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phrates, and her fortification of Babylon against the Medes, who had gotten many towns from the Assyrians, and amongst them Nineveh. Wherefore it were not unreasonable to think that such a woman, seeing how the empire went to decay through her brother's misgovernment, used practices to get the rule into her own hands, and afterwards, as a mother, to leave it unto her ungracious son. Other time than this, wherein Nitocris could have reigned, we do not find; but we find in Berosus, (as Josephus hath cited him,) that Niglisar, who got the kingdom from Evilmerodach, was his sister's husband, which argues this to have been the same woman. As for Labassardach the son of Niglisar, if at the end of nine months reign he were for his lewd conditions slain by the nobility, as the same Berosus reporteth, it seems that God prepared here by the way for Nebuchadnezzar's restitution, (whose term of punishment was then expired.) by raising such troubles as should make him the more desired, both of the princes and the people. I will not here use many words to confute that which Berosus hath further set down of Evilmerodach, telling us that he was slain by his sister's husband: for the plain words of scripture naming the year wherein he gave liberty to Jechonia, do plainly testify that he outlived the three or four and fortieth year of his father's reign, which was the last of bis life.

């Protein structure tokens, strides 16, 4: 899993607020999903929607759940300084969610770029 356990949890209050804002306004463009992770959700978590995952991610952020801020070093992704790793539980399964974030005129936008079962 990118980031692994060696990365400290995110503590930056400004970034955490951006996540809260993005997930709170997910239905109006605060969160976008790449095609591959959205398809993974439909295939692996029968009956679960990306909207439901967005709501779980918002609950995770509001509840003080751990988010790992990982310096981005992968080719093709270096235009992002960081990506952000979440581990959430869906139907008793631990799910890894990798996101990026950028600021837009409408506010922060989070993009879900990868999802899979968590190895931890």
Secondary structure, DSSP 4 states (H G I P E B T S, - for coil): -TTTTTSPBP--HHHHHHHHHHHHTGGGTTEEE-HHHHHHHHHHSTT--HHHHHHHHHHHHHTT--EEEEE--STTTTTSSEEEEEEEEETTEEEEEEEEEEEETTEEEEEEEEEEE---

This may suffice to shew, that they who are said to have succeeded Evilmerodach in the kingdom might indeed have so done, though not when he held it in his own right. Of Balthasar, who was his son and heir, we find that he had such conditions as God permitteth to be in a king for the ruin of the people. He was from his young years of a mischievous nature, having in his father's time slain a noble young man that should have married his sister, only for spite and envy to see him kill two wild beasts in hunting, at which himself having thrown his javelin had missed them. Another great lord he had gelded, because a gentlewoman, commending his beauty, said it were a happy woman that should be his wife. Such barbarous villainies caused many
which had loved his father (as a good and gracious, though unfortunate prince) to revolt from him unto the enemy as soon as he was king. Neither do I find that he performed any thing worthy of record, but as a coward and a fool he lost all, sitting still, and not once daring to give battle to them that daily took somewhat from him; yet carelessly feasting when danger had hemmed him in on every side, and when death arrested him by the hands of those whom he had wronged in his father's life. So the end of him was base and miserable; for he died as a fool taken in unexcusable security, yet had not that happiness (such as it is) of a death free from apprehension of fear, but was terrified with a dreadful vision, which had shewed his ruin not many hours before, even whilst he was drinking in that wine which the swords of his insulting enemies drew out of him together with his latest blood. It is therefore in this place enough to say of him, that after a dishonourable reign of seventeen years, he perished like a beast, and was slain as he deserved. The rest that concerneth him in question of his time hath been spoken heretofore; in matter of his affairs, shall be handled among the acts of Cyrus, to whose story that of Balthasar is but an appendix.